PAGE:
Electricite de France SA, the biggest nuclear power generator, won approval from the U.K. government to build the country’s first new atomic reactors in 25 years at Hinkley Point in southwest England.
Energy Secretary Ed Davey announced the decision today in Parliament. His go-ahead opens the way for EDF to build two Areva SA (AREVA) reactors totaling 3,260 megawatts of capacity, enough to supply 5 million homes for 60 years. EDF hasn’t decided whether to proceed with the project and is in talks with the government over what price it will receive for the power.
“Affordable new nuclear will play a critical role in a secure, diverse electricity supply for Britain and make a significant contribution to a transition to the low-carbon economy needed to tackle climate change,” Davey said.
Reviving the nuclear industry is central to U.K. plans for 110 billion pounds ($166 billion) of investment in low-carbon electricity. With all except one of Britain’s plants due to shut by 2023, failure to build the planned 16 gigawatts of new capacity by 2025 will jeopardize legally binding carbon emission targets, Parliament’s Energy and Climate Change Committee said March 4.
Caroline Flint, the lawmaker with the opposition Labour Party who speaks on energy, said her party supports the decision. Vincent de Rivaz, chief executive at EDF’s U.K. unit called today’s decision a “huge achievement” for the utility.
“To make this opportunity a reality, we need to reach agreement swiftly on the contract for difference for Hinkley Point C,” de Rivaz said in an e-mailed statement. “It must offer a fair and balanced deal for consumers and investors.”
The government is negotiating with Paris-based EDF over the guaranteed “strike price” per megawatt-hour of power from Hinkley that the utility will get. They’re also in talks over plans to decommission the plant at the end of its lifetime.
“Discussions on both these subjects are ongoing and intense, but I expect them to be concluded shortly,” Davey said. He said he’s seeking “value for money.”
The government is seeking to change the power market to ensure investors get a stable return regardless of prevailing prices. It’s planning contracts for difference, which guarantee the price of power from specific projects.
EDF is seeking a strike price of 95 pounds to 99.50 pounds a megawatt-hour for the Hinkley plant, a person familiar with the negotiations said in February. The rate is about twice the wholesale market rate for electricity.
“Planning approval will be a great step forward for EDF but the key issue for the project moving forward is agreement on a contract for differences and the strike price,” said Fiona Reilly, Norton Rose LLP nuclear services chief, before today’s announcement. “That would be a truly positive step and a signal to other developers and the market that nuclear new build in the U.K. is going to happen.”
Energy regulator Ofgem has warned of higher consumer bills as aging oil and coal-fired plants close. Environmental groups such as Greenpeace say an agreement between EDF and the U.K. will raise electricity prices for consumers.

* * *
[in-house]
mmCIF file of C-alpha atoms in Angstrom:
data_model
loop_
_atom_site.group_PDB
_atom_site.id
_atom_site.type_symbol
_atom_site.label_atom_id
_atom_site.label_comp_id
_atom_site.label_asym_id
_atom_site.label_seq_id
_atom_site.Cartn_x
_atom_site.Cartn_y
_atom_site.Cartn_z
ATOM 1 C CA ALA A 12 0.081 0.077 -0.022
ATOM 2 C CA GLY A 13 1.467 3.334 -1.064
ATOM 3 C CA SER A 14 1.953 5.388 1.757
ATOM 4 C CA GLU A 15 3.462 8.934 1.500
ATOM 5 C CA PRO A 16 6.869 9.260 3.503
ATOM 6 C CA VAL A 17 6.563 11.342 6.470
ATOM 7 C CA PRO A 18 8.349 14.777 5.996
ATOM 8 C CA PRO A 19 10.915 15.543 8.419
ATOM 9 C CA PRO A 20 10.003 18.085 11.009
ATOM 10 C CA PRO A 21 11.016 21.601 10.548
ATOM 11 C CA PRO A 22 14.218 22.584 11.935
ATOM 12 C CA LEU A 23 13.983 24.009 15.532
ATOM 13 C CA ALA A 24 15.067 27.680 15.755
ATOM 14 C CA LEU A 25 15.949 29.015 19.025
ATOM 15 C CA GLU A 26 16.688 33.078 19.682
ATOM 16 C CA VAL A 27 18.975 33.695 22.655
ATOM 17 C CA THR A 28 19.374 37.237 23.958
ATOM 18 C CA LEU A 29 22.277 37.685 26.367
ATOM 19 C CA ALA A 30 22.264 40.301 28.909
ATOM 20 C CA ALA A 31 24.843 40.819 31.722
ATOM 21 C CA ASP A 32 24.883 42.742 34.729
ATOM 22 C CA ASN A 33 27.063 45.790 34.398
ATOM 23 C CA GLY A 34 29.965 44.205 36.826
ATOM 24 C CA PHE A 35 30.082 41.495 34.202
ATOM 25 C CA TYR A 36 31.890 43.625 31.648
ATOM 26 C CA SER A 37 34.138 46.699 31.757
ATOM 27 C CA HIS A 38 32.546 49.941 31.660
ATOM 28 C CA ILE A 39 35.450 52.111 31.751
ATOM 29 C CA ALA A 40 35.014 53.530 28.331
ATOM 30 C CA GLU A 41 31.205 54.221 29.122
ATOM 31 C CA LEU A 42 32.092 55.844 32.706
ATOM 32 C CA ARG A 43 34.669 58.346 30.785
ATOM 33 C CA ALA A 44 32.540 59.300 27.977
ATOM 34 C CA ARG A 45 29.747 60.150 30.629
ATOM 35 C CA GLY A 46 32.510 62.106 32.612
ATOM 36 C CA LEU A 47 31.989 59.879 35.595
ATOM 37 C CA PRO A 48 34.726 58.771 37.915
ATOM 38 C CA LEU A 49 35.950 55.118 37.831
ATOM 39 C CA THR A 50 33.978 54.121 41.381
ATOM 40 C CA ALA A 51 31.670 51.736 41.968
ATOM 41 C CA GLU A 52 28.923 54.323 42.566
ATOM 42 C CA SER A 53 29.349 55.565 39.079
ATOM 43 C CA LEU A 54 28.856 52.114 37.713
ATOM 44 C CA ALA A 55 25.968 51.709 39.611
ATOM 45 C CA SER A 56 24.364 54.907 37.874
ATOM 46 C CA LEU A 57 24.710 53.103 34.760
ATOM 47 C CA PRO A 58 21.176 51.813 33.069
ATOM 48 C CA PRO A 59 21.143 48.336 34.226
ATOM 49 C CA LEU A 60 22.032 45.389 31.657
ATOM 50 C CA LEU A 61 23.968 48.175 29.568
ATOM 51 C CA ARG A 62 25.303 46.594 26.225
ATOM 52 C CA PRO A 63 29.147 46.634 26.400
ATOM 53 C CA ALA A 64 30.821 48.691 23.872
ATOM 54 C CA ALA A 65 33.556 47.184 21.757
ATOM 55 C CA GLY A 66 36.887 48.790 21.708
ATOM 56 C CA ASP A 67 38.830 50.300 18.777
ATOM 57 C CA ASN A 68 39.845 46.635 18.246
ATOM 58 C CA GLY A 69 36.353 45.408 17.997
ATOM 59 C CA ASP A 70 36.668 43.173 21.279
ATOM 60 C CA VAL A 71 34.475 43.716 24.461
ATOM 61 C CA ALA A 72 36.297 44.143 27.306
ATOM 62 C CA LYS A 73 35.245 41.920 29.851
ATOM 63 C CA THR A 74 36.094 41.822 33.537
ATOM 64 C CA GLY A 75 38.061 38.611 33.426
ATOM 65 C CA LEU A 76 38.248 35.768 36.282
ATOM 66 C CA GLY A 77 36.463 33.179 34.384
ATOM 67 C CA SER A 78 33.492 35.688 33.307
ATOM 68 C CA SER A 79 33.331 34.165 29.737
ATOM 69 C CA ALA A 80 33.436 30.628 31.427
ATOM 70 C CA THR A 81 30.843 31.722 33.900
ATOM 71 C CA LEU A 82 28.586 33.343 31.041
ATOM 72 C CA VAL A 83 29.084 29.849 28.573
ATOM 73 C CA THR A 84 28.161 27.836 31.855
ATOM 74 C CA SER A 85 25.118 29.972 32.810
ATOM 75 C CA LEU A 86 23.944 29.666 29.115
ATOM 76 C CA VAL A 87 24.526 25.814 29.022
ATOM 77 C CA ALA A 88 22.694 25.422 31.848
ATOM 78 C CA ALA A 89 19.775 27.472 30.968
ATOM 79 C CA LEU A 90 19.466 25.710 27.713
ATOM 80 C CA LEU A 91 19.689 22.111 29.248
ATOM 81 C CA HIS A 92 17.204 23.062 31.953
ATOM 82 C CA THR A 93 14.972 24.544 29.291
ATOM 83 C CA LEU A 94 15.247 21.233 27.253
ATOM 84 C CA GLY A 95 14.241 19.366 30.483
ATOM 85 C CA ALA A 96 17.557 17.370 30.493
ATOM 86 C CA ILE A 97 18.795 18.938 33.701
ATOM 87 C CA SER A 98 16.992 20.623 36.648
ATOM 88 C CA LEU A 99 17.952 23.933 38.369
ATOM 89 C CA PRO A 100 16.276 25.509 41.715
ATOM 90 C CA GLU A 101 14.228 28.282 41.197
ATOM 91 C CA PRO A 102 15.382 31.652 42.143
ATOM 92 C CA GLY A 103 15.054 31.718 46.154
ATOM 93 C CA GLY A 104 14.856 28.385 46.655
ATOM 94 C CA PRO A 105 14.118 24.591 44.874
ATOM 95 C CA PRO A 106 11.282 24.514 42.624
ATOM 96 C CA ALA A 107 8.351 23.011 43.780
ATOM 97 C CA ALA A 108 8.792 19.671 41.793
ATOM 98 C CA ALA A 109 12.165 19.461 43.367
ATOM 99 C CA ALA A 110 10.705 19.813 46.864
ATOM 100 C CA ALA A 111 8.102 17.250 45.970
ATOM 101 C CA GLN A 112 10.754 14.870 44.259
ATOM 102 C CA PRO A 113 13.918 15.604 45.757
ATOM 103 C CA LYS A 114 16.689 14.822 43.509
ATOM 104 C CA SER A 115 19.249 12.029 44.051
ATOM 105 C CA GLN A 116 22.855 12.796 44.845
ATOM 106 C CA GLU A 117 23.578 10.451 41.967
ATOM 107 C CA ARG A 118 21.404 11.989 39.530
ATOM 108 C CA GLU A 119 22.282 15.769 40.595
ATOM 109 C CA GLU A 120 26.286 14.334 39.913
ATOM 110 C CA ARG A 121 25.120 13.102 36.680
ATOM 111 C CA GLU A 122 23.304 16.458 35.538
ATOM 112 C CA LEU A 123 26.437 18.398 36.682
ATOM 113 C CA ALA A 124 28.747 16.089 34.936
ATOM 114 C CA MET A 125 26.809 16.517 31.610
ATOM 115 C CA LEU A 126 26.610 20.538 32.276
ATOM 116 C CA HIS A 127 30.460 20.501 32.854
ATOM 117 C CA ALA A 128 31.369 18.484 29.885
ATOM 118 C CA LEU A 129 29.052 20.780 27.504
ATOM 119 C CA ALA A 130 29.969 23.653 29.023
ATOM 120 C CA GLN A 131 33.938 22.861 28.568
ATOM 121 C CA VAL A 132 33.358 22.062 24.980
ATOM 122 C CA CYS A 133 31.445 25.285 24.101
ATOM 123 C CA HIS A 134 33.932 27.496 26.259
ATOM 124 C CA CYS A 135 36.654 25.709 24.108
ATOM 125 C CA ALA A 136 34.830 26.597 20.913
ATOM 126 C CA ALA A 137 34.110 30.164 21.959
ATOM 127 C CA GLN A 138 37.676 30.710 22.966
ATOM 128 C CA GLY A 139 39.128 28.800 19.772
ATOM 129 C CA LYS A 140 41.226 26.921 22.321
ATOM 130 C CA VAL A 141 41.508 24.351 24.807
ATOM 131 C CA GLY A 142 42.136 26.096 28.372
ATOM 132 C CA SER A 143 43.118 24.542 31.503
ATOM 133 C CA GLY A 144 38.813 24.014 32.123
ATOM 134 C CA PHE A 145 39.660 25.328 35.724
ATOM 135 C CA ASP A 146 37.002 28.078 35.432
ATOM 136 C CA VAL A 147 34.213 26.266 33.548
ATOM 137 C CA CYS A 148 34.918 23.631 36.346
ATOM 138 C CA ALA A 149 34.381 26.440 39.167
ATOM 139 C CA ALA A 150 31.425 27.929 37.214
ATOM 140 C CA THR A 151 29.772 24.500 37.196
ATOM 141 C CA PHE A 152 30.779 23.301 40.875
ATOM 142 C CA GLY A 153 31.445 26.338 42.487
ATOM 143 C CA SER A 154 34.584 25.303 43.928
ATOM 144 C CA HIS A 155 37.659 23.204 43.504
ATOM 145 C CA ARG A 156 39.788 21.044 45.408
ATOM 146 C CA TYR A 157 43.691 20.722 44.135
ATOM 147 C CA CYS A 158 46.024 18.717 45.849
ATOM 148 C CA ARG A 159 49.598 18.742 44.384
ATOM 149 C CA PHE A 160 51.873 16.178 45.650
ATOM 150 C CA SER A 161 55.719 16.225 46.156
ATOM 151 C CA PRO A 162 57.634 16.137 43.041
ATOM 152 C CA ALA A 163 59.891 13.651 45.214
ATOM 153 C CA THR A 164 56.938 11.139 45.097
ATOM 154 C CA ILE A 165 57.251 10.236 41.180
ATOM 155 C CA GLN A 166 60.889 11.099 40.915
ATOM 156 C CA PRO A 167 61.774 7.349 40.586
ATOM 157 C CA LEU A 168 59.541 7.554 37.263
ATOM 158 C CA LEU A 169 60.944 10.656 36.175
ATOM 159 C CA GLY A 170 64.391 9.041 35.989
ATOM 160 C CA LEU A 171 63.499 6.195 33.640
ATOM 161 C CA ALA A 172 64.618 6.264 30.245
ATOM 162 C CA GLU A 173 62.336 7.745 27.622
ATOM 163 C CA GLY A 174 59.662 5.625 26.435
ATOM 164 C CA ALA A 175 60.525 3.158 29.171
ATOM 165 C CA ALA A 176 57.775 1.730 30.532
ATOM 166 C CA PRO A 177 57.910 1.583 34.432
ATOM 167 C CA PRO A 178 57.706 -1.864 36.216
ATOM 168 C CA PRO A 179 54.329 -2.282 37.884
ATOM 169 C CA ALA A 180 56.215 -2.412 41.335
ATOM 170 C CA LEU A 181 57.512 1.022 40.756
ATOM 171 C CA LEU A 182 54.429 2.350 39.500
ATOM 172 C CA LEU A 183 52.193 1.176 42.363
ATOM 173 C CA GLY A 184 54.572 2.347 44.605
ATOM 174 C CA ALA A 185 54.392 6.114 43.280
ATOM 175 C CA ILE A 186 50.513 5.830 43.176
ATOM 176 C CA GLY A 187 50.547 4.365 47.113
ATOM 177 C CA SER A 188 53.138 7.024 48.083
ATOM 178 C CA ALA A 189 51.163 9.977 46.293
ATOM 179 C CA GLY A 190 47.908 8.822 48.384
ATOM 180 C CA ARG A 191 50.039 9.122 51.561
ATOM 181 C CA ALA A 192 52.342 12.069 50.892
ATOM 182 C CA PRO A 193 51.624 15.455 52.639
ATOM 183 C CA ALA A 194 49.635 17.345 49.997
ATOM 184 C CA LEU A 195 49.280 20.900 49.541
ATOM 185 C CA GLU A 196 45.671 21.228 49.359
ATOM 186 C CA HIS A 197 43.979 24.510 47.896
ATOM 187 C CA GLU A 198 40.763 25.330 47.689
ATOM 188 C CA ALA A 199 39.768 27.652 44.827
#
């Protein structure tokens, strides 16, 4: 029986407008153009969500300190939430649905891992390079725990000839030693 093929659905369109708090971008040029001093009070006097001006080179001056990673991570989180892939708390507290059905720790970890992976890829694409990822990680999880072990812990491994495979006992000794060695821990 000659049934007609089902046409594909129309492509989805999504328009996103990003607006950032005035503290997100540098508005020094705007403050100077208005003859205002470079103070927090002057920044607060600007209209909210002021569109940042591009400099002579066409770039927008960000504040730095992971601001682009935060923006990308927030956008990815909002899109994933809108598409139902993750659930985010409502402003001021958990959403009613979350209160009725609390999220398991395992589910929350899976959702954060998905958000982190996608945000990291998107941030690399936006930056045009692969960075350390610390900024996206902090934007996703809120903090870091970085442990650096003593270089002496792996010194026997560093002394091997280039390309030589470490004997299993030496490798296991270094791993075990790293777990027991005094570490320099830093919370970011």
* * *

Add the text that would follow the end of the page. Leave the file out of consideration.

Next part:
“It will lock a generation of consumers into higher energy bills, via a strike price that’s expected to be double the current price of electricity, and it will distort energy policy by displacing newer, cleaner, cheaper technologies,” Greenpeace Executive Director John Sauven said in a statement.
Construction of other reactors in Europe in recent years has cost more and taken longer than initial plans. In France, EDF has seen costs for its new Flamanville plant more than double to 8.5 billion euros ($11 billion). That project, under construction since 2007 and due for completion in 2016, is using the same Areva reactor as proposed in the U.K. It was originally intended for completion last year.
The Flamanville plant will earn 72 euros a megawatt-hour, and that should be the baseline for the U.K.’s discussions with EDF, according to Barry Gardiner, a Labour member of Parliament who spoke during a debate with Davey today. Gardiner formerly was a competitiveness minister under the previous Labour government.
EDF’s Hinkley Point cost estimates given to the U.K. government already include lessons learned from construction at Flamanville, according to EDF.
In Finland, Teollisuuden Voima Oyj is targeting 2016 to complete its Olkiluoto-3 reactor, about seven years behind its original schedule. The company is also using the Areva model.
Areva’s reactor design was approved for use in the U.K. by the Office for Nuclear Regulation and the Environment Agency in December. Hinkley Point already houses two smaller reactors that EDF says are due to be decommissioned around 2023.
Construction at the last new nuclear station, Sizewell B in Suffolk, started in 1988 and generation began in 1995. While Britain has no specific target for new nuclear, industry has set out plans to build 16 gigawatts of new reactors by 2025.
To contact the editor responsible for this story: Reed Landberg at email@example.com